As settlers and colonists continued to descend on the region, enthralled by the prospects of diamonds they would later discover, they restricted the Indigenous nations to “reserves”, confiscating their land and cattle despite their resistance.

In January 1904, the Herero staged a stunning revolt and invaded Okahandja – one of the biggest German settlements and the heart of Hereroland. Mounted on horses, they killed dozens of settlers and torched their homes, according to one account. The war raged for months, spreading to other cities. The Nama also joined the battle alongside the Herero, despite previous rivalry.

Although the war favoured them at first, the revolters ultimately faced defeat. People died in their thousands, some driven into British territory in present-day Botswana and South Africa.

Yet, when they signalled peace by heeding calls to assemble in certain locations from the well-trusted German missionaries who arrived way ahead of the colonialists, the German soldiers would not let up. On October 2, 1904, German military commander General Lothar von Trotha issued a chilling call to his troops: “…every Herero, with or without a gun, with or without cattle, will be shot. I will no longer accept women and children, I will drive them back to their people or I will let them be shot at.”

German troops – numbering about 1,500 under the command of von Trotha – encircled the weakened fighters and forced them into the desert, the waterless Omaheke region, trapping them, Herero descendant Laidlaw Peringanda, who heads the Namibian Genocide Association (NGA), says. When those fleeing dug wells, the Germans snuck up and poisoned the water. Survivors of the thirst and slaughter – including those who listened to the missionaries and peacefully assembled – were then rounded up and forced into concentration camps.

In the camps, women pulled ropes tied to train cars with their bare hands. Often, they were raped and hung naked from trees. Insubordination, for men, meant firing squads. The colonialists would also force the women to scrape the skin off corpses so their skulls could be sent to Germany. Cultural artefacts were looted.

“They rented out the women to German companies and German settlers who would pay the German administration and not the workers,” Luipert says. Her own great-grandmother was “rented” to a settler who violently abused her and got her pregnant.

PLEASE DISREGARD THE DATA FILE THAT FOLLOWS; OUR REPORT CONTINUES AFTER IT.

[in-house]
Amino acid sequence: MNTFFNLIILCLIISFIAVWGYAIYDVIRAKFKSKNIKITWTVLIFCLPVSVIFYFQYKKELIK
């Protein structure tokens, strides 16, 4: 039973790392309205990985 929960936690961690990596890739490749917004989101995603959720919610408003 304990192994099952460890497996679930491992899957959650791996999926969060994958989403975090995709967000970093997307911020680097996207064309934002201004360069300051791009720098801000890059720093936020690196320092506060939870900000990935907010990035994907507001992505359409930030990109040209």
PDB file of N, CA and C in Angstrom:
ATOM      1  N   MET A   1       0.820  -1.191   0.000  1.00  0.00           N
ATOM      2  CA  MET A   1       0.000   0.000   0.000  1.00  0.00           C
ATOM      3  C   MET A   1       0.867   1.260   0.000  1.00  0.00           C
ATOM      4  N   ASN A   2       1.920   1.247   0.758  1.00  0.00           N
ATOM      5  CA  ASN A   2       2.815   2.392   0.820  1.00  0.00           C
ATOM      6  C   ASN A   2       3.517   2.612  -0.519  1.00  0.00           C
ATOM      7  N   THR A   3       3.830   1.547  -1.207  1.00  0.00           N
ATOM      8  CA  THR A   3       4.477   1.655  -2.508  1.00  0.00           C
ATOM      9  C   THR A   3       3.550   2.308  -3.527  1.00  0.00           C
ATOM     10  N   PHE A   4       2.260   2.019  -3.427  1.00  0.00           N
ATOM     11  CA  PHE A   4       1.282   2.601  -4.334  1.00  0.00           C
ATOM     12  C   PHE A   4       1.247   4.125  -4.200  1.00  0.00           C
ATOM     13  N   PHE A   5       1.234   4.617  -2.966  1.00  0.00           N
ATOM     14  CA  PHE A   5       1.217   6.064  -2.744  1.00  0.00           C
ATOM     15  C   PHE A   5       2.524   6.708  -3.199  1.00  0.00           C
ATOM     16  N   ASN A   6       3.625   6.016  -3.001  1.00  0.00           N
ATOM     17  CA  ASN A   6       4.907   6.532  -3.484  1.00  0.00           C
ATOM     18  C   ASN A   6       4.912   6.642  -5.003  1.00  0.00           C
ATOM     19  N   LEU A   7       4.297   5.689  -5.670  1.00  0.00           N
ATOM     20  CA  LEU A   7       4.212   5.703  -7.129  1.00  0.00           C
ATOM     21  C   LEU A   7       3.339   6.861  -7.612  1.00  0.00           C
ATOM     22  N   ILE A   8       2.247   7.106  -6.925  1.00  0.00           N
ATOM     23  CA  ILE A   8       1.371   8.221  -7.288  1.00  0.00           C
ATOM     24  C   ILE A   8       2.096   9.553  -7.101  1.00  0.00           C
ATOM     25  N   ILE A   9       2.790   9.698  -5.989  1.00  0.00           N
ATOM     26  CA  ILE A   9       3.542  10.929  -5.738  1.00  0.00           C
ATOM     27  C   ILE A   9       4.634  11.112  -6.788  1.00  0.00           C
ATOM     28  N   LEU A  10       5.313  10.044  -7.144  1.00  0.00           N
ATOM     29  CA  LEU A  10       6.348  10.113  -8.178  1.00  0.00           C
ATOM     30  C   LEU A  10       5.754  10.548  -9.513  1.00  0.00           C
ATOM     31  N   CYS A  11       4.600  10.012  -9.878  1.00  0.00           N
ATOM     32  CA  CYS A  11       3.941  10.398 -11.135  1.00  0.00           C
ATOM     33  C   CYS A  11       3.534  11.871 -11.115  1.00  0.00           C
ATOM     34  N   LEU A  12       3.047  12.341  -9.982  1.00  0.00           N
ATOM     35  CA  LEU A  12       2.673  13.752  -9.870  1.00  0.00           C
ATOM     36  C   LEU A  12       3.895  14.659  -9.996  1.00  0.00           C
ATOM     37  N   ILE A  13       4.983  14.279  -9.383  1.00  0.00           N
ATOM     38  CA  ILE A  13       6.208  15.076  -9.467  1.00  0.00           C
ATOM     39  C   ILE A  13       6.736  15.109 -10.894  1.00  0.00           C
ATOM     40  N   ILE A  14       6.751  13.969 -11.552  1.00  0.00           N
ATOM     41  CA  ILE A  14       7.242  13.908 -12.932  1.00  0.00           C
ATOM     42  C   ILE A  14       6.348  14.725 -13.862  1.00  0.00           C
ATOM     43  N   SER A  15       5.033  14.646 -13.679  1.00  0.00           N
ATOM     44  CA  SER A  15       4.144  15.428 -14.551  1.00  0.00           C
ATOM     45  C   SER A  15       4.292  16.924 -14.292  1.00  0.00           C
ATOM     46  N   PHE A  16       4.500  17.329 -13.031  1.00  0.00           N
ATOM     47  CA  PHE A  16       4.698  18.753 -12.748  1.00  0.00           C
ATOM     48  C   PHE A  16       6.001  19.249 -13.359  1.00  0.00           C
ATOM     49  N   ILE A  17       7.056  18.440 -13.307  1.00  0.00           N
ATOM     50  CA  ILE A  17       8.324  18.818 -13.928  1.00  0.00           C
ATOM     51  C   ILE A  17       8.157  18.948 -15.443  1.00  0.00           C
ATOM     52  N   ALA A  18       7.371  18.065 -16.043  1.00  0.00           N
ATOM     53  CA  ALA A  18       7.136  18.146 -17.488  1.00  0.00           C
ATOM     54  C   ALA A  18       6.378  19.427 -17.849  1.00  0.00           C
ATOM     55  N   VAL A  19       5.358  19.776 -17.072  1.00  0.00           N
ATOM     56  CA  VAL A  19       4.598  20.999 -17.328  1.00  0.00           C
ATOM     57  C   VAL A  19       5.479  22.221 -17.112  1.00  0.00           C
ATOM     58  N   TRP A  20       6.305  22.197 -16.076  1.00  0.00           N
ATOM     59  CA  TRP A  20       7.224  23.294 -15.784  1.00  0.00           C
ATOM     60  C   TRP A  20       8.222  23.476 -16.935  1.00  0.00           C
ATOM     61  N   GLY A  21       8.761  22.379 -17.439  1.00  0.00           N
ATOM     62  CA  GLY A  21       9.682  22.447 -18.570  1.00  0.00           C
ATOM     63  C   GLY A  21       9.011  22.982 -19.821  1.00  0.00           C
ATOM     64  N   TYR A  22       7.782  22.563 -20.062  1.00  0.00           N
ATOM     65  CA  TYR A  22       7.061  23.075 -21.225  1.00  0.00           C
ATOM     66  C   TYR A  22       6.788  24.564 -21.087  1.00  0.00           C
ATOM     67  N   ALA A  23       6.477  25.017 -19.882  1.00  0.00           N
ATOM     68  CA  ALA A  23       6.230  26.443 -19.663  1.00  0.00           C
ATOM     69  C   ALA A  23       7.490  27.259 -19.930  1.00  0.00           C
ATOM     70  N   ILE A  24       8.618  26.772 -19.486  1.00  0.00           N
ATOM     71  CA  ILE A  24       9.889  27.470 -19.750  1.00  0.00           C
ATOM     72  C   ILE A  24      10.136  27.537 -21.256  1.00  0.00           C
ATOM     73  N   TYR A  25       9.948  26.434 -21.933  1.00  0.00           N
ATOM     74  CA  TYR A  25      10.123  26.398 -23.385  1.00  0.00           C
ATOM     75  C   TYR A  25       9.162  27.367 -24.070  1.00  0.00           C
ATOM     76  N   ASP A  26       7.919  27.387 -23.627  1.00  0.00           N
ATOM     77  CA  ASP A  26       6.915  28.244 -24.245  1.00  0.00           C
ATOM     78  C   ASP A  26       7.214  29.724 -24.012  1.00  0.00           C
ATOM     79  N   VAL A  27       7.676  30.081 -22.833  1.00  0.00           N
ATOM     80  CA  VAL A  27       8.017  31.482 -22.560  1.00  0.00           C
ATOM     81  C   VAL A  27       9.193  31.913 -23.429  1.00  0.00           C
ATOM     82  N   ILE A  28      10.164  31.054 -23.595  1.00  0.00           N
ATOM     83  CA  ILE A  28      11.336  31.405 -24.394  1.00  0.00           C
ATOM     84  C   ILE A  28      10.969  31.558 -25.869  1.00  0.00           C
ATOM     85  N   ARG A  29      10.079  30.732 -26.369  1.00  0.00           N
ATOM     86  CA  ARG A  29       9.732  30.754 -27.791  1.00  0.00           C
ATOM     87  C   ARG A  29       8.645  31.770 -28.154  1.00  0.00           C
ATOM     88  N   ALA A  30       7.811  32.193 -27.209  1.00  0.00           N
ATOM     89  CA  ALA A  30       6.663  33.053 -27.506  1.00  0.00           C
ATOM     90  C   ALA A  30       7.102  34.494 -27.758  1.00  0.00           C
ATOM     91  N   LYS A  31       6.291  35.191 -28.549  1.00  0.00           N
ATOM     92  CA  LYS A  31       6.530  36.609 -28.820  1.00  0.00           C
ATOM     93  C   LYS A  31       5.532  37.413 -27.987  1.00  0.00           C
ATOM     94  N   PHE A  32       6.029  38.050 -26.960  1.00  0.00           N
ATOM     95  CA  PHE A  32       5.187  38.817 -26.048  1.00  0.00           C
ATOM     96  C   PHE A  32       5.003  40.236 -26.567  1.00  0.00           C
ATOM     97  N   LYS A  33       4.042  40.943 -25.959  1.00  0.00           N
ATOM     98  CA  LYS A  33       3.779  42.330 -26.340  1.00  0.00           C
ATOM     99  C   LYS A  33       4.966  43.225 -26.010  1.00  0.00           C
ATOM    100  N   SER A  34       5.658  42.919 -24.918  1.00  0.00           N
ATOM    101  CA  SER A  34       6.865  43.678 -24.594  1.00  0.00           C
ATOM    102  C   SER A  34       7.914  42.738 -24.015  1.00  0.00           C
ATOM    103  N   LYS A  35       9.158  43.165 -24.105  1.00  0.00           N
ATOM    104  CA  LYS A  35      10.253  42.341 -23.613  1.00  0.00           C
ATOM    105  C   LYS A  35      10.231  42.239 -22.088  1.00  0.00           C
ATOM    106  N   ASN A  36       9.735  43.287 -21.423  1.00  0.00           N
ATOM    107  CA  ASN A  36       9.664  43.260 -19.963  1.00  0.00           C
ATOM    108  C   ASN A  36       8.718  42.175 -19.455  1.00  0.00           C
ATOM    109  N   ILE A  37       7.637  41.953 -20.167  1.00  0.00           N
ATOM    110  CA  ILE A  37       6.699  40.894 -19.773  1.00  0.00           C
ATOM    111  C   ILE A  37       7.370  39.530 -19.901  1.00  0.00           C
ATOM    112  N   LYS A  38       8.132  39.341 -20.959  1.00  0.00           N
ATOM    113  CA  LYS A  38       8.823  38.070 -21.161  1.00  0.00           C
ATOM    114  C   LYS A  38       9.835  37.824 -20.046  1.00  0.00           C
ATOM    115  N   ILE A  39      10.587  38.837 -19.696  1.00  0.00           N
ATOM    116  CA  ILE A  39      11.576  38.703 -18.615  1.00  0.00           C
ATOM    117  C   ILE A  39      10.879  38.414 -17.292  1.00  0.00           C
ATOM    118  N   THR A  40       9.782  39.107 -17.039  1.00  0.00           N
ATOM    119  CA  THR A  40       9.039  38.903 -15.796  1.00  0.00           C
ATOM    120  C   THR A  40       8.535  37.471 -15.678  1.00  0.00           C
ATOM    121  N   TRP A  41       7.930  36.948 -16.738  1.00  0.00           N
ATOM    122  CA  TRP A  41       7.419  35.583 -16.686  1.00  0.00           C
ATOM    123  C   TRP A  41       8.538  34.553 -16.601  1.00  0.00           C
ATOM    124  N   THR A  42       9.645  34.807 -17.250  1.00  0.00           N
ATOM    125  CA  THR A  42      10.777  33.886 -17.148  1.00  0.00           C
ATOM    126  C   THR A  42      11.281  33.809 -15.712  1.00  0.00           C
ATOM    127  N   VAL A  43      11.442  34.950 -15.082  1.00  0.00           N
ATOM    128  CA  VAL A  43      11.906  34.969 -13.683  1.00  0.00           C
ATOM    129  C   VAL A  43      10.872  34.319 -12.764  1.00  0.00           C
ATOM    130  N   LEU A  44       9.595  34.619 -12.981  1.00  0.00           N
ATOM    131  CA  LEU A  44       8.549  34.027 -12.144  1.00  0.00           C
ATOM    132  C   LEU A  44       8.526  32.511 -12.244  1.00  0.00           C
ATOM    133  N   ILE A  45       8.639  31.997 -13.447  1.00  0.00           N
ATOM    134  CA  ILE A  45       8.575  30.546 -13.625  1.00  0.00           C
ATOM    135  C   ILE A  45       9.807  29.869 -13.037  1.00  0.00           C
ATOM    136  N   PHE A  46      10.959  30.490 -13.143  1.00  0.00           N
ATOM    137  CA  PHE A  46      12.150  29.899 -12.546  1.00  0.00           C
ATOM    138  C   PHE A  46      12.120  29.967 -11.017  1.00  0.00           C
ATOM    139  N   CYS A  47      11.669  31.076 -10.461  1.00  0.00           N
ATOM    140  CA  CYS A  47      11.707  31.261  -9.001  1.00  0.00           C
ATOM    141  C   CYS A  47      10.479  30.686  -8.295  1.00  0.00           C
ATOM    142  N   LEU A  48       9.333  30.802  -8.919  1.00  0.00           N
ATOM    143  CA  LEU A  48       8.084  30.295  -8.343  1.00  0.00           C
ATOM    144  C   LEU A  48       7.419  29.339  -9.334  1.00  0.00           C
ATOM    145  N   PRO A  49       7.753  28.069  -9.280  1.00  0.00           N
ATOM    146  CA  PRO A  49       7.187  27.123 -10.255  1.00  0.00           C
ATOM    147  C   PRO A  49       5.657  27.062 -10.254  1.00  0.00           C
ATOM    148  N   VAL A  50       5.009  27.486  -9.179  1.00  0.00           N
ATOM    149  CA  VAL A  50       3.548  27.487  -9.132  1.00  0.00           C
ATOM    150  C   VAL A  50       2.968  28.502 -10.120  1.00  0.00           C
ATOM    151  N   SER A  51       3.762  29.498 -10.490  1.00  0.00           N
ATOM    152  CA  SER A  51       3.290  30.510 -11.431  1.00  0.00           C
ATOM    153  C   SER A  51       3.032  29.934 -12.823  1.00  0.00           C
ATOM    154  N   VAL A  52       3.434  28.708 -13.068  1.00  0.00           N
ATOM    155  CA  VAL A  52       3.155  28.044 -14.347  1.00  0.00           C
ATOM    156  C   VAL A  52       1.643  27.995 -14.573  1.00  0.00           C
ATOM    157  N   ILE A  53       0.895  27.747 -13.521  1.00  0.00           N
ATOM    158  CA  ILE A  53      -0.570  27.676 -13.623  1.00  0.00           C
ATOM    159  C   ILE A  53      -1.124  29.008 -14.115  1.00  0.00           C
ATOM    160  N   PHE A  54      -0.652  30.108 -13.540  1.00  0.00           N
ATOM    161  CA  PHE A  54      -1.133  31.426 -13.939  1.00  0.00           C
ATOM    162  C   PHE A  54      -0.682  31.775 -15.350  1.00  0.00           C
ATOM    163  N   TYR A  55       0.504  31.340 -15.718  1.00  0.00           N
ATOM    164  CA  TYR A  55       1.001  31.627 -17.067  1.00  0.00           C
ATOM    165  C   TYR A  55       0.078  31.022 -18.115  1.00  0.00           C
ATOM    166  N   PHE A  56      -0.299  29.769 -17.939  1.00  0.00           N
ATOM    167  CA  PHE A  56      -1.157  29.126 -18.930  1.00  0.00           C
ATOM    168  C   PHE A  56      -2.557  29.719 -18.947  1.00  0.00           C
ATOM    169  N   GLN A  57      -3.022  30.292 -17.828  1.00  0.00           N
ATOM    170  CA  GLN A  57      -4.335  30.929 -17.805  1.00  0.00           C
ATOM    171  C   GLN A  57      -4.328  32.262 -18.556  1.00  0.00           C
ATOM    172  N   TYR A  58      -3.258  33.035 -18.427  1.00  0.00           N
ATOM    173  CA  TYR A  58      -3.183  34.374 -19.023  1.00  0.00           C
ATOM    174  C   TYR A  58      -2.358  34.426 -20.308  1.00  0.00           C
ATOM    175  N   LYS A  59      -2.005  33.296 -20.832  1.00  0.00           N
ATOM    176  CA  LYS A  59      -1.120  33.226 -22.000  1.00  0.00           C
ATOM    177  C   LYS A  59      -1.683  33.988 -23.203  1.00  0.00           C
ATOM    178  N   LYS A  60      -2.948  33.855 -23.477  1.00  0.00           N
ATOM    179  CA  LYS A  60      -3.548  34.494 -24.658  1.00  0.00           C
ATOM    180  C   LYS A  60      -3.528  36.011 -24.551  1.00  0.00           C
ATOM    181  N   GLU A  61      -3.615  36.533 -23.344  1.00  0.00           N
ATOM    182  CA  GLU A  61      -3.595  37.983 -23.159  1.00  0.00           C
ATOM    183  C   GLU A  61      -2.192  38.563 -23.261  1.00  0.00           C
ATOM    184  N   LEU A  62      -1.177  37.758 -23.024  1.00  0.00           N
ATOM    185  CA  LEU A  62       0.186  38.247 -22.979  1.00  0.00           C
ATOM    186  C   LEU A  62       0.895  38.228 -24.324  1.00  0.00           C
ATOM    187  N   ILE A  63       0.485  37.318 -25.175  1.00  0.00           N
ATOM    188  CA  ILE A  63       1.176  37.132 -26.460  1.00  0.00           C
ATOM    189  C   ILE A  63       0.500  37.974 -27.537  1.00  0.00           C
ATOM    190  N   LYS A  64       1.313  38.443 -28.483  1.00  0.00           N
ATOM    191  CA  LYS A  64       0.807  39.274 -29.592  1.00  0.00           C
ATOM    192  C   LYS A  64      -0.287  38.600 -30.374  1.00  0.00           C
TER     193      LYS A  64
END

By the time the camps were shut in 1908, about 80 percent of the 90,000 Hereros, and about half of the 20,000 Nama population, had perished. Some 100,000 people were killed in total.

Some historians link the atrocities of that war to the methods later used in the mass extermination of European Jews: the death camps in Shark Island, Swakopmund and Windhoek were similar to the concentration camps in Europe. Medical experiments  – now discredited – were also done on the remains of Nama and Herero people during the Holocaust, to show the supposed racial superiority of whites.

Skulls and skin fragments from Namibia and other former German colonies are still kept in museums, hospitals and universities across Germany. In 2018, German authorities handed over 19 skulls, five full skeletons, as well as bone and skin fragments to Namibian descendants in a ceremony in Berlin.

A legacy of landlessness

Generations later, the affected communities are still reeling from the effects of German colonisation, and the question of land is perhaps the sorest issue of all.

As a child, Peringanda listened to his great-grandmother describe what happened to their family wealth. Theirs was a powerful Herero family before the genocide started in 1904, he says, but after they were forced into labour, the German occupiers announced decrees that assigned all communal land belonging to the two ethnic groups to settlers. Peringanda’s family lands in the region of Otjozondjupa, as well as thousands of cattle, were gone.

“Till today, I know the family that took over this land,” says Peringanda, of the NGA. He has tried to petition the family, Namibian authorities, as well as the German government, he says, but to no avail.

“They said there’s no evidence that we had the land, but I have all the evidence,” Peringanda says. Missionary Carl Hugo Hahn, who led missions into South West Africa at the time, documented the lives of the population. One of those he wrote about was the great Herero chief Mungunda wo Otjombuindja – Peringanda’s great-grandfather. “Hahn wrote that Chief Mungunda was a wealthy man who owned over 20,000 cattle and (that) he controlled the area between Okahandja, Omaruru and Otjimbingwe,” the activist added.